However, many post-industrial working-class jobs contrast with their industrial predecessors in that, unlike coal workers for instance, they do not hold a strategic location from which to disrupt the wider economy, nor do they require scarce skills, and they tend to be drawn from loose labour markets, making them easy to replace. Moreover, workers in many service sector jobs are spread across numerous small scale workplaces and fragmented across different shifts. This new post-industrial context, therefore, requires new forms of union organising and new ways of developing solidarity.
In 2013, I spent six weeks participating in the OUR Walmart mobilisation in California. The mobilisation demonstrated how the post-industrial working class can use social media to effectively undertake a networked form of organising while simultaneously using mobilising activities to improve their conditions. Social media provided Walmart workers with a means to connect with each other and union organisers beyond the boundaries of their workplaces. By participating in Facebook groups workers learnt of their similarities and common work experiences, and these interactions were central to the development of a sense of solidarity and shared identity which coalesced into a class-based notion of exploited low-wage workers.
The use of social media enabled these workers to overcome barriers to workplace organising by adopting a more network-like form in which the union played the role of ‘orchestrator’ by providing strategic oversight. Following a number of high-profile networked strikes, direct actions and protests, Walmart responded by improving the pay of 500,000 workers. We see similar processes currently taking place in the UK gig economy.
Rather than seeing the working class in Labour’s heartlands as voters to be won over through appeals to social conservatism, the left needs to reconnect with them as workers and re-embed them within the labour movement so that once again they become part of its shared politics. This requires rebuilding unions and running workplace campaigns around people’s daily struggles at work. In fact, while coverage of #McStrike has often focused on low pay, it actually originated out of dissatisfaction with the McDonald’s grievance procedure and the way in which managers punished workers by arbitrarily cutting their scheduled hours of work.
Unions such as BFAWU, IWGB and UVW, which have been at the forefront of attempts to renew worker organisation in the UK’s private sector are relatively small and lack resources, and their efforts have been largely confined to London and the south. Over the next five years left activists and organisations must take inspiration from #McStrike and the IWGB and UVW and put significant efforts into supporting the building of a networked labour movement which is able to develop and support socialist frames of understanding and that provides a platform for workers themselves to become organic leaders. It is through a networked labour movement of the post-industrial working class that Labour can reconnect with workers in its heartlands.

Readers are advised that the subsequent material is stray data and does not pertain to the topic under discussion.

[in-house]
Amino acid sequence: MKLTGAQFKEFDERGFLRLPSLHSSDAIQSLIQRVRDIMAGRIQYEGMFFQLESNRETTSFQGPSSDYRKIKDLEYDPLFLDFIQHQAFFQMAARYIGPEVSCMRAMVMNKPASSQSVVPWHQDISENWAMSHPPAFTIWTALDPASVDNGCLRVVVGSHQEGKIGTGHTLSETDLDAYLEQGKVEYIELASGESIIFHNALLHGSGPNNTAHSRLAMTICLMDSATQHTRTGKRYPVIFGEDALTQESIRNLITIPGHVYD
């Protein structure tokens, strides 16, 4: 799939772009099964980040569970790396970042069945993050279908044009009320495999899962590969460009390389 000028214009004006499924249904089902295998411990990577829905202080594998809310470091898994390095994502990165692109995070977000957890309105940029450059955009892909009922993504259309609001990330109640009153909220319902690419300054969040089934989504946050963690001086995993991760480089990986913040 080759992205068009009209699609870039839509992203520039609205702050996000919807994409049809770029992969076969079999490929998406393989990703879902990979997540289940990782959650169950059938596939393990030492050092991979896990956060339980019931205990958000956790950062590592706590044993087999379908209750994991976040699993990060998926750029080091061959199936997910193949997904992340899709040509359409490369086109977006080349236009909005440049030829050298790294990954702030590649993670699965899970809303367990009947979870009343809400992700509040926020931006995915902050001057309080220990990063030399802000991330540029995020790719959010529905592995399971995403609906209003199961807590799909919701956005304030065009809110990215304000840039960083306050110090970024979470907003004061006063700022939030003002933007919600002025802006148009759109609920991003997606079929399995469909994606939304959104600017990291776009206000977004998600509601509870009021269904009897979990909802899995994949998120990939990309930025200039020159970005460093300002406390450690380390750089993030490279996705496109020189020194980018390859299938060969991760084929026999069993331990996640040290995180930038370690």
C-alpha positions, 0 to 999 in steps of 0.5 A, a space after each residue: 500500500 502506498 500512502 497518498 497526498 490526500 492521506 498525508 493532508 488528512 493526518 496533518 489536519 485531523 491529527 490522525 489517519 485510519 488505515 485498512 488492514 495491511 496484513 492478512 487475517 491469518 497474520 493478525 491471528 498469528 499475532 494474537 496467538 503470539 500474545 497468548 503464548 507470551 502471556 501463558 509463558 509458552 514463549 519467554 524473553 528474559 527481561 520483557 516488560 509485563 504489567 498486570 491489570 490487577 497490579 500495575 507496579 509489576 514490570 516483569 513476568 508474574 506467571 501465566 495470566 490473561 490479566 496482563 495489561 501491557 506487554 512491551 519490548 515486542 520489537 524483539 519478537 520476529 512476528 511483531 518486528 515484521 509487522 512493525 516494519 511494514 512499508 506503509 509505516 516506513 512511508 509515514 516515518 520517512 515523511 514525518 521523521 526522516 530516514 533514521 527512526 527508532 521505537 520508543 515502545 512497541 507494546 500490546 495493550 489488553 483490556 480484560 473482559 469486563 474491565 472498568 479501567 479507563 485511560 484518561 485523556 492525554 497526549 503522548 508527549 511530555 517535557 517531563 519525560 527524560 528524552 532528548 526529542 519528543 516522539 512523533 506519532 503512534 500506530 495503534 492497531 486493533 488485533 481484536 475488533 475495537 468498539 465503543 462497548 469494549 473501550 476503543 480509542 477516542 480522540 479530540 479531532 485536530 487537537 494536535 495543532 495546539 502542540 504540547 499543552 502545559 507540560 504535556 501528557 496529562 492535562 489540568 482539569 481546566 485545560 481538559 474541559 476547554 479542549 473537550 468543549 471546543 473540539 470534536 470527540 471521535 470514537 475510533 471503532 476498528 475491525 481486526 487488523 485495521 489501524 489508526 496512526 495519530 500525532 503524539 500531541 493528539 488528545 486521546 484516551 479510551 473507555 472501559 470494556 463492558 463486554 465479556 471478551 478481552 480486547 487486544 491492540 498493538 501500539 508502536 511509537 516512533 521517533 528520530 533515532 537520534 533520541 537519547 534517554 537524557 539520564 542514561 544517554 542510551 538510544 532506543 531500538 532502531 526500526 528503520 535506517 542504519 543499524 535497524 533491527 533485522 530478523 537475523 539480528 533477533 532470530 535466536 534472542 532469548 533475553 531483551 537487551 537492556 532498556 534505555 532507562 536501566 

The failure of the election campaign wasn’t that its policies were too left wing, but that people didn’t recognise the transformative effect they would have on their day-to-day lives. In the past the nationalisation of industry, collective bargaining and reduced working time weren’t policies dreamt up from above but demands which developed from workers engaging in campaigns in their place of work and coming to see how these policies would directly transform their struggles. Therefore, the election result should not lead to prolonged navel-gazing and picking apart Labour policies, which are individually popular.
Instead, our efforts should go into developing and building working class institutions, particularly in Labour’s heartlands, which can sustain the good sense necessary to generate support for Labour’s policies as a whole and re-embed workers in these areas as active participants in our collective politics. Like never before do the final words of Joe Hill – “don’t mourn, organise” – resonate with our times. That organising must start in the fissured and fragmented post-industrial workplaces of 21st century capitalism. Not only are many workers in desperate need of unions, but so to is the Labour party.
Alex Wood is a lecturer in the sociology of work at the University of Birmingham.